Recorded in three different cities (New York, Seattle and Denver) in 1999, Live ups the guitar volume with Jim Roth throughout and Netson joining for four of the nine songs. The selection samples the band’s catalogue fairly, with two from Keep It Like a Secret, three from Perfect From Now On, one from There’s Nothing Wrong With Love and covers of Neil Young (“Cortez the Killer,” stretched out to 20-plus wailing noise-storm minutes), Love as Laughter (“Singing Sores Make Perfect Swords”) and the Halo Benders (“Virginia Reel Around the Fountain”). Longtime friend Sam Coomes of Quasi plays keyboards on “Broken Chairs,” which takes a full 19 minutes to close the album. Jam on it!
The trio’s unprecedented personnel stability does aid the cause on Ancient Melodies of the Future, which has muddied sound in spots but careful, detailed and varied playing. The delightful “Fly Around My Pretty Little Miss” and “The Weather” finish the album with flourish. Martsch’s lyrics are surprisingly on the skimpy side here, except for a couple of the tunes, including “In Your Mind” and the Dobro-driven “Happiness,” an odd but detailed mea culpa: “Haven’t given half the time to half the people and half the things I planned / You don’t have to be so cruel / Cause all I do is a little less than what I can.”
Rare though it may be for a band that’s been going for more than a decade to suddenly take an appreciable creative step forward, but that’s the story on You in Reverse, which is the finest Built to Spill musical adventure so far. Roth is an official member on this album and Netson is on four tracks, but it’s more likely significant that Phil Ek’s name is nowhere to be seen. (Actually, no producer of any sort is credited.) Martsch’s singing is better than ever; on the lengthy opening “Goin’ Against Your Mind,” he employs a light near-falsetto that contains none of the feckless uncertainty of his usual tone and yet holds its own against a rising onslaught of guitar energy. The peppy “Conventional Wisdom” (a heavy pop number which starts off like Dinosaur Jr on speed and then drops back for a gorgeous two-part bridge before a lengthy trek to the noise-guitar woods), “Traces” and the echoed “Liar” are equally ingenious, all with seriously accomplished singing. For variety, Sam Coomes’ organ shapes “Gone,” but that’s just an obvious marker on an album that is altogether free of repetition. It’s conceivable the songs could benefit from a little judicious trimming (only three of the 10 are under five minutes), but maybe not. You in Reverse is a tremendous record — engaging, enveloping, engrossing.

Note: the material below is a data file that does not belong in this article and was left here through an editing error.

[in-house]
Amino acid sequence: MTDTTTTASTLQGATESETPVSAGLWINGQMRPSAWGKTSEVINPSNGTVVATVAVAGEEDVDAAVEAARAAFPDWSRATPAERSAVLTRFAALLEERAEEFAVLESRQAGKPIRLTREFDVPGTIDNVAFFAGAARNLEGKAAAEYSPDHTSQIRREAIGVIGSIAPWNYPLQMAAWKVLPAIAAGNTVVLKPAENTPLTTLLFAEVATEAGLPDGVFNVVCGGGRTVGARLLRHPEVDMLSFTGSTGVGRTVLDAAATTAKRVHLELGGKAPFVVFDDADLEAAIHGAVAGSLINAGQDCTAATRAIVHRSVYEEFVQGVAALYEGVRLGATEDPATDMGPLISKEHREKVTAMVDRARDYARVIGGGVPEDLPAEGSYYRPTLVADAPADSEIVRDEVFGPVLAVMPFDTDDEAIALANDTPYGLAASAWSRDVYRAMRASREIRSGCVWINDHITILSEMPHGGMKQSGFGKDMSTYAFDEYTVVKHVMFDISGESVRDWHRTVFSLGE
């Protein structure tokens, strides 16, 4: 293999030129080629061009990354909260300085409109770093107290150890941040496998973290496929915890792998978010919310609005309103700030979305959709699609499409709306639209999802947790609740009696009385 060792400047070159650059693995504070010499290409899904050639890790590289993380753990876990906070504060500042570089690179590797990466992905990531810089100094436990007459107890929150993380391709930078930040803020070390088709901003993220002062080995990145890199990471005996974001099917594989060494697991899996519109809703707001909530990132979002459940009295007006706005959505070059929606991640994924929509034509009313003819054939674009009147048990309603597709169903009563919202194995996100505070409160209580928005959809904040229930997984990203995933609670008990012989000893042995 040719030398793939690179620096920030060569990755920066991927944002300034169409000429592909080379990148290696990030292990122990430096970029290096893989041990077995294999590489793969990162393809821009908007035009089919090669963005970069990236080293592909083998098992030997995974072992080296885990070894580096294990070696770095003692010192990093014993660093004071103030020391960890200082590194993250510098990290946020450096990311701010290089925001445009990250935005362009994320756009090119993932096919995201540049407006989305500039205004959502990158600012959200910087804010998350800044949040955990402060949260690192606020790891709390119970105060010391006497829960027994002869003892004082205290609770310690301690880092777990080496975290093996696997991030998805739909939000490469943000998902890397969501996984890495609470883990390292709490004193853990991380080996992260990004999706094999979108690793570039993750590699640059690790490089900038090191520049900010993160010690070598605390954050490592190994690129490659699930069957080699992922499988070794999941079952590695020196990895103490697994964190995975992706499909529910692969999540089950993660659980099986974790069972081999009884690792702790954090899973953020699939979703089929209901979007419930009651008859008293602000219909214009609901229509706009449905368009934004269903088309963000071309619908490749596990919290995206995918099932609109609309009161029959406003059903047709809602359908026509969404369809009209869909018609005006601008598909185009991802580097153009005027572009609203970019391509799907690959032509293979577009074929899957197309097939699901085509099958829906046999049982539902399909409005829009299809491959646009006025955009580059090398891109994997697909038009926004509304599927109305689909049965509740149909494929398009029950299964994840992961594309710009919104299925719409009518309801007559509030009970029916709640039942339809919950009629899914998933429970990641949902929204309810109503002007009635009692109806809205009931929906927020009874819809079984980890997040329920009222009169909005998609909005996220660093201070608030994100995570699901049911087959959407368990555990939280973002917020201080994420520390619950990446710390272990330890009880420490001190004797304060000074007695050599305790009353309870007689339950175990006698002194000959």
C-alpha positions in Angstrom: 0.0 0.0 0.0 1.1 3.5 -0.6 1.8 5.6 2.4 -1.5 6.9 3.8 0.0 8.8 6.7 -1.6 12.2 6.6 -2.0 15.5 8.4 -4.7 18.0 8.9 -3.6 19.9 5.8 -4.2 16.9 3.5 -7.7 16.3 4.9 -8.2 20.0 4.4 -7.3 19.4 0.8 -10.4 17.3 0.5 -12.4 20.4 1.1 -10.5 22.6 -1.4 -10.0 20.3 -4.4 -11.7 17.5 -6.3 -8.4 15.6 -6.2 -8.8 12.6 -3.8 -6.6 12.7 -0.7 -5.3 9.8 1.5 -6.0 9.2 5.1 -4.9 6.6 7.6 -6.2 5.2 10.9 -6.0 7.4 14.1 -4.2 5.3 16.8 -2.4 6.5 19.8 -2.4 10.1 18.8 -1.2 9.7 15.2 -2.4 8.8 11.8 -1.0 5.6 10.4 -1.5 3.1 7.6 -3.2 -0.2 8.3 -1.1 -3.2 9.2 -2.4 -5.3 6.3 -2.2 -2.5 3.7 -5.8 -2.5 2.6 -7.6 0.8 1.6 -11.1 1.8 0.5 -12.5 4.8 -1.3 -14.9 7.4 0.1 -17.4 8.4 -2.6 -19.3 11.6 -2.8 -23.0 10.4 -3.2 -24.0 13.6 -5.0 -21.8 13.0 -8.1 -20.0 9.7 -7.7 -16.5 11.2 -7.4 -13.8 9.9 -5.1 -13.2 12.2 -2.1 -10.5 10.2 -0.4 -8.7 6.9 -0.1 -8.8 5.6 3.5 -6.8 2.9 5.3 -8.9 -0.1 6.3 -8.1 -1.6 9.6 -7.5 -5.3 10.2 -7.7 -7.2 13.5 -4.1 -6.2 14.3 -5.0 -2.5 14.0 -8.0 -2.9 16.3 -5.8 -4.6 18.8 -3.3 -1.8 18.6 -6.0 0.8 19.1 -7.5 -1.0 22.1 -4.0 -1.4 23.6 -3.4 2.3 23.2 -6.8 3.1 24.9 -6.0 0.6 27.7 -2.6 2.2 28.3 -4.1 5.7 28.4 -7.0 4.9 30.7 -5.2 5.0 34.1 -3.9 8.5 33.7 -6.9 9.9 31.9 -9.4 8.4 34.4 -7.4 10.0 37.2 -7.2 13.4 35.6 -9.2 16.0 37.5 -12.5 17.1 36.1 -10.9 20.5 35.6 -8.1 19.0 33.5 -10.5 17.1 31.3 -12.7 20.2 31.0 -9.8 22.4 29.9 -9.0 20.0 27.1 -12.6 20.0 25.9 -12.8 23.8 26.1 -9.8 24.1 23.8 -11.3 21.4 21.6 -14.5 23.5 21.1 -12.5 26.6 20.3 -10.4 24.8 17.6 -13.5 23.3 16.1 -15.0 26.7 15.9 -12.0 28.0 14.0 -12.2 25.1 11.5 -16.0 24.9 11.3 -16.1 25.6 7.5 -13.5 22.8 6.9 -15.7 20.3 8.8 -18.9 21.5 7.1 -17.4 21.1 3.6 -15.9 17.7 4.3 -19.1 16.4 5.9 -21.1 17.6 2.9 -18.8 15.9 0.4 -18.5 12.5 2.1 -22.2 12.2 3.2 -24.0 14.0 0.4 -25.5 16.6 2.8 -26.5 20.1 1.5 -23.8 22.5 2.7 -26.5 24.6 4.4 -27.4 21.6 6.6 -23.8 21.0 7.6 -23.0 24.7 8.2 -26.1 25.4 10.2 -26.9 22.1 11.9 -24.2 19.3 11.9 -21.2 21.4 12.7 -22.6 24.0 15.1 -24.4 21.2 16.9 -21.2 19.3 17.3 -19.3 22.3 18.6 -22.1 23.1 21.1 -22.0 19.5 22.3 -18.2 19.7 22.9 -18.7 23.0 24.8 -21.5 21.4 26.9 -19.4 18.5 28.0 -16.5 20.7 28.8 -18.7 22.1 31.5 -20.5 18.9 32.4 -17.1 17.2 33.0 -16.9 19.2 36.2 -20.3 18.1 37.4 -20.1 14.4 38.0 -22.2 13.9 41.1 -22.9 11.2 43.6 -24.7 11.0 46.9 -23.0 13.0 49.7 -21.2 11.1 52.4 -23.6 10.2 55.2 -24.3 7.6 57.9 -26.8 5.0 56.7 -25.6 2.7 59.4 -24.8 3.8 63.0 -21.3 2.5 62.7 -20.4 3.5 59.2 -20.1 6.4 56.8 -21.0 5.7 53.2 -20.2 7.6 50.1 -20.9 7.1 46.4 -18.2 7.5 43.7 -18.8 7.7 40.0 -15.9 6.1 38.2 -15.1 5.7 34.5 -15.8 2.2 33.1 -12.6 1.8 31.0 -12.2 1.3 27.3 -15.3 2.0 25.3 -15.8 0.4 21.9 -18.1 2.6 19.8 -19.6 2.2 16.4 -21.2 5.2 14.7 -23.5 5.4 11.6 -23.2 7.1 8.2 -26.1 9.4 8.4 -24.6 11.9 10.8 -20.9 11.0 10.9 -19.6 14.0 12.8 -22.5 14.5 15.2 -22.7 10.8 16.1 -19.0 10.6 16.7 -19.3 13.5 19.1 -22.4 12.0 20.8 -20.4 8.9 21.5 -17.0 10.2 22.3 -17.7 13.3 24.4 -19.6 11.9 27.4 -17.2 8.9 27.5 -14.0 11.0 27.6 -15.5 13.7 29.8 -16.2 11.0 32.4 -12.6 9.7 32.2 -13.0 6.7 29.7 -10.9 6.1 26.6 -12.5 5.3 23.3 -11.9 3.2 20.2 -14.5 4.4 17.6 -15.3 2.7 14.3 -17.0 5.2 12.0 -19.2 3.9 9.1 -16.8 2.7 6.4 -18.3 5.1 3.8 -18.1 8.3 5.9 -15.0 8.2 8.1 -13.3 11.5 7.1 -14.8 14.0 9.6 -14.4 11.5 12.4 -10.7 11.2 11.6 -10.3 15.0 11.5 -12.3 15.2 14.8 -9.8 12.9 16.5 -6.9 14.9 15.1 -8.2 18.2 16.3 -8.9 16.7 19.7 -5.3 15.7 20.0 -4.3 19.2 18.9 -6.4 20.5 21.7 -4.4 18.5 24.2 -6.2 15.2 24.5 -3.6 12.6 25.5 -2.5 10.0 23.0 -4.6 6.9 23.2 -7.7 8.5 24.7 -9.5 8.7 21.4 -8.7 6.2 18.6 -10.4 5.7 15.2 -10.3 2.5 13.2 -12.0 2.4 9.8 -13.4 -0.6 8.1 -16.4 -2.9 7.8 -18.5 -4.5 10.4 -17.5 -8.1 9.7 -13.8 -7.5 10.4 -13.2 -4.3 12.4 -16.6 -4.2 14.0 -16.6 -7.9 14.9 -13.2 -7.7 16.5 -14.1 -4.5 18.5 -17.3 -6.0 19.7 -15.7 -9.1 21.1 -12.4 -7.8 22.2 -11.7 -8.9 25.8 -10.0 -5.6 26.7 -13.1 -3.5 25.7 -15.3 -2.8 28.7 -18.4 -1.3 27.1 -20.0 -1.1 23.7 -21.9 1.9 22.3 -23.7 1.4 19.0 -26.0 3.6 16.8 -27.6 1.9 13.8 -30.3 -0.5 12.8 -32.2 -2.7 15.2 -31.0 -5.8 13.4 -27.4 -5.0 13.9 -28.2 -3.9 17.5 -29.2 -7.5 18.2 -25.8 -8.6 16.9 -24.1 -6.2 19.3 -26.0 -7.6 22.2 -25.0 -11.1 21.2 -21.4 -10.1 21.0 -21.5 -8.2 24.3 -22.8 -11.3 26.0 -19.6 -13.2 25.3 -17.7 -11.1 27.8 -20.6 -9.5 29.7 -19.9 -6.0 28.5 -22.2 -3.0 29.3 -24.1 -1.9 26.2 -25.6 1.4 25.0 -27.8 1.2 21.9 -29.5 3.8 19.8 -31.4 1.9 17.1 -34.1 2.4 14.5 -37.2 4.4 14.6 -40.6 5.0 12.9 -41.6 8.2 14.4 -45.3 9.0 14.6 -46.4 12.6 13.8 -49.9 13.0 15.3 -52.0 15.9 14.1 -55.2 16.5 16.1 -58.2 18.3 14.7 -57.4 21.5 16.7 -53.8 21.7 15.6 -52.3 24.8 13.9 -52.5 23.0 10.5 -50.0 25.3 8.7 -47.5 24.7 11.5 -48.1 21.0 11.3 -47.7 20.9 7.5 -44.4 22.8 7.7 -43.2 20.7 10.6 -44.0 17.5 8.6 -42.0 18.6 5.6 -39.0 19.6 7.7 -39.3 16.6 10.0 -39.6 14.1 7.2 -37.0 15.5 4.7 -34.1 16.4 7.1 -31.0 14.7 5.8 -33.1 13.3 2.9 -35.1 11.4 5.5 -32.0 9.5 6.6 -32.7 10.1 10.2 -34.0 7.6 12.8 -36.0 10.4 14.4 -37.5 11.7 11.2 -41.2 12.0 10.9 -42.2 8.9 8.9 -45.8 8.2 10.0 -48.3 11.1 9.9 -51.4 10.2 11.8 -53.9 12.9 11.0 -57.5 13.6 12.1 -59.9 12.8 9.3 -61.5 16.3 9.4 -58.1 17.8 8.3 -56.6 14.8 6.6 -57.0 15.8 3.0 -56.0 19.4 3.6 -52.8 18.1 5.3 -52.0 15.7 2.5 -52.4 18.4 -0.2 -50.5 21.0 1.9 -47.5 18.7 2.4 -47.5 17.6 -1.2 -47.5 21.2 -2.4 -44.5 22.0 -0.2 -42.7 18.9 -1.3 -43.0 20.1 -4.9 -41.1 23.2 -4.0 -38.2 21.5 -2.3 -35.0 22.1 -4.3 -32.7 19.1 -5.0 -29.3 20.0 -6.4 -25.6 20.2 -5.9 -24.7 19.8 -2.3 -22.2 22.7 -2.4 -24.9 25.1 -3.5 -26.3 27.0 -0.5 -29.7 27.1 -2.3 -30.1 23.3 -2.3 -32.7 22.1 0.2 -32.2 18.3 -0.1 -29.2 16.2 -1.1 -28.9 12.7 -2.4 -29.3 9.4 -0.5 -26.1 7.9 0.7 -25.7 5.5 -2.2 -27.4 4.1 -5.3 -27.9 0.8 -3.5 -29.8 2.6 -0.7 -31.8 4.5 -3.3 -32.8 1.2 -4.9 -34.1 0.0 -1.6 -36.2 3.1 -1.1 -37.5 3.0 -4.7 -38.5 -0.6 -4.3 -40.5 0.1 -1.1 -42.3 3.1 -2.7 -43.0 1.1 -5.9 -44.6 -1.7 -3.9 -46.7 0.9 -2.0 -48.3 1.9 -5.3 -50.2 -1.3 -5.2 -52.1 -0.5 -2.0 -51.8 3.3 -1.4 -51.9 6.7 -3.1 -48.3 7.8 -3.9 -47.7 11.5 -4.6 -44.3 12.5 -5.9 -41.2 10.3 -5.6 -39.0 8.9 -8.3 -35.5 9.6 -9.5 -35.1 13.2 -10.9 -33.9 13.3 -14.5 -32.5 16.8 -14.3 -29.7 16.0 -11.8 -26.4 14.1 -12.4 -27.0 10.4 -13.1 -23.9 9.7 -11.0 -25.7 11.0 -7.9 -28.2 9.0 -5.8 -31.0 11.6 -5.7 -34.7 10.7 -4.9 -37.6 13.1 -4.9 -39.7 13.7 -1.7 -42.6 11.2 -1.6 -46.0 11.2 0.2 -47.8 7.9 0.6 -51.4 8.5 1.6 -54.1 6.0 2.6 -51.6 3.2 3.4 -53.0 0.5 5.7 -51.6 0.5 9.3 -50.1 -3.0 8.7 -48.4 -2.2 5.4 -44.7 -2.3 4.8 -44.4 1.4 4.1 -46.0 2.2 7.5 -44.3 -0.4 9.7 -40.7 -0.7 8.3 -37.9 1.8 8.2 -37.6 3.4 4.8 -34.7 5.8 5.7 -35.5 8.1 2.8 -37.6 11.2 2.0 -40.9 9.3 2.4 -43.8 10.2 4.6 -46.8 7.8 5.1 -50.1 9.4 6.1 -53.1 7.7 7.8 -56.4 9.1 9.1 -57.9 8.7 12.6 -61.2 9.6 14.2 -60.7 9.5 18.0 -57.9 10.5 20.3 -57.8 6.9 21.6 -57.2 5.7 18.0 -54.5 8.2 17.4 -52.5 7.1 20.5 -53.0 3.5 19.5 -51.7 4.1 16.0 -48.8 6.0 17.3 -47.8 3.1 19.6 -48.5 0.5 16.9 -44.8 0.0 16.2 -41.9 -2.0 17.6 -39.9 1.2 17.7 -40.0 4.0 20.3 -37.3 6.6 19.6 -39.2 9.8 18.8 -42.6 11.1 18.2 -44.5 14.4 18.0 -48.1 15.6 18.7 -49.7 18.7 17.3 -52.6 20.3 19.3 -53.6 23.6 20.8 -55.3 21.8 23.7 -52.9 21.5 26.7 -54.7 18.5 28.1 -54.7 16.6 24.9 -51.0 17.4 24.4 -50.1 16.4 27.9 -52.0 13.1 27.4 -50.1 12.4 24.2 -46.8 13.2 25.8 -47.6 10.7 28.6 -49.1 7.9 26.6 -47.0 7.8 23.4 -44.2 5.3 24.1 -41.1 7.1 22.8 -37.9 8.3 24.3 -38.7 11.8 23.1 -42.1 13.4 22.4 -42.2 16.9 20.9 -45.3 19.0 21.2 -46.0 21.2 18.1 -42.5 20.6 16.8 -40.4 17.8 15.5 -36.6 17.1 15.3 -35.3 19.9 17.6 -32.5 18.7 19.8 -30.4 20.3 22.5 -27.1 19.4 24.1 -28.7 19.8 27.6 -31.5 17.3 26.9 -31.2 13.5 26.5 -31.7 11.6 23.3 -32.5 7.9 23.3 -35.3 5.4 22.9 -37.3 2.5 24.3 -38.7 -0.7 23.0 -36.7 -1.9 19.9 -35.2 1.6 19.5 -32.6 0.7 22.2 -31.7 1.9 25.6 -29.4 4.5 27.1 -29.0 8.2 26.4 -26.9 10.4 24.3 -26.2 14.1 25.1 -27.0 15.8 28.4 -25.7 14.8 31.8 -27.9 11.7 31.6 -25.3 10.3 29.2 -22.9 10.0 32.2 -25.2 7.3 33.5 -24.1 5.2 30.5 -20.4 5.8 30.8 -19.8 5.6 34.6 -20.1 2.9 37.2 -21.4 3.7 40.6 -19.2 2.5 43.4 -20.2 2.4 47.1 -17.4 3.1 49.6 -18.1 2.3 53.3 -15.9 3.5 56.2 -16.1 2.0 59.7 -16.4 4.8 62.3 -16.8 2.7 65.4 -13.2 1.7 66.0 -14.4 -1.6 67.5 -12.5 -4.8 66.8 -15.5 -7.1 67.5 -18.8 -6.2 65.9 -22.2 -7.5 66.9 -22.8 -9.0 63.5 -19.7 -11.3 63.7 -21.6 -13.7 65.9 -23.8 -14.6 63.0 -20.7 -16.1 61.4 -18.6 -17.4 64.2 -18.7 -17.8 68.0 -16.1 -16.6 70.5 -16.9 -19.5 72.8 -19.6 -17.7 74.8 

If Built to Spill makes rock on the verge of collapse, Caustic Resin’s music epitomizes the collapse. The band’s songs are acid-rock nightmares, a mess of fuzzy guitar, distorted vocals and meandering drumbeats. The trio’s first album, Body Love Body Hate, is filled with cocky loathing. Agonized screams and lyrics (the few intelligible lines are about suicide, murder and pain) combine with songs that explore density and recording-studio knobs at the expense of melody and linearity.
Fly Me to the Moon is an improvement. Caustic Resin comes off like a cross between the Jimi Hendrix Experience and Jesus Lizard. Thick, coagulated guitar-and-bass jams threaten to smother Netson’s lyrics, which are better and clearer than the last album’s, even if the topics are the same: “Kill You If You Want Me To,” “A Fistful of Violence.”
Built to Spill bassist Brett Nelson (not Netson) leads Butterfly Train, anchoring lyrics of lost love to gently driving pop-punk on Building Distrust From Trust. Singing in the dulcet but cracking voice of a jilted lover, Nelson vacillates between affection for the past and hate for the present, switching between haltingly strummed verses and furious choruses. He comes off so sweet and so hurt that, by the end of the album, one wonders what kind of monster could have broken up with him.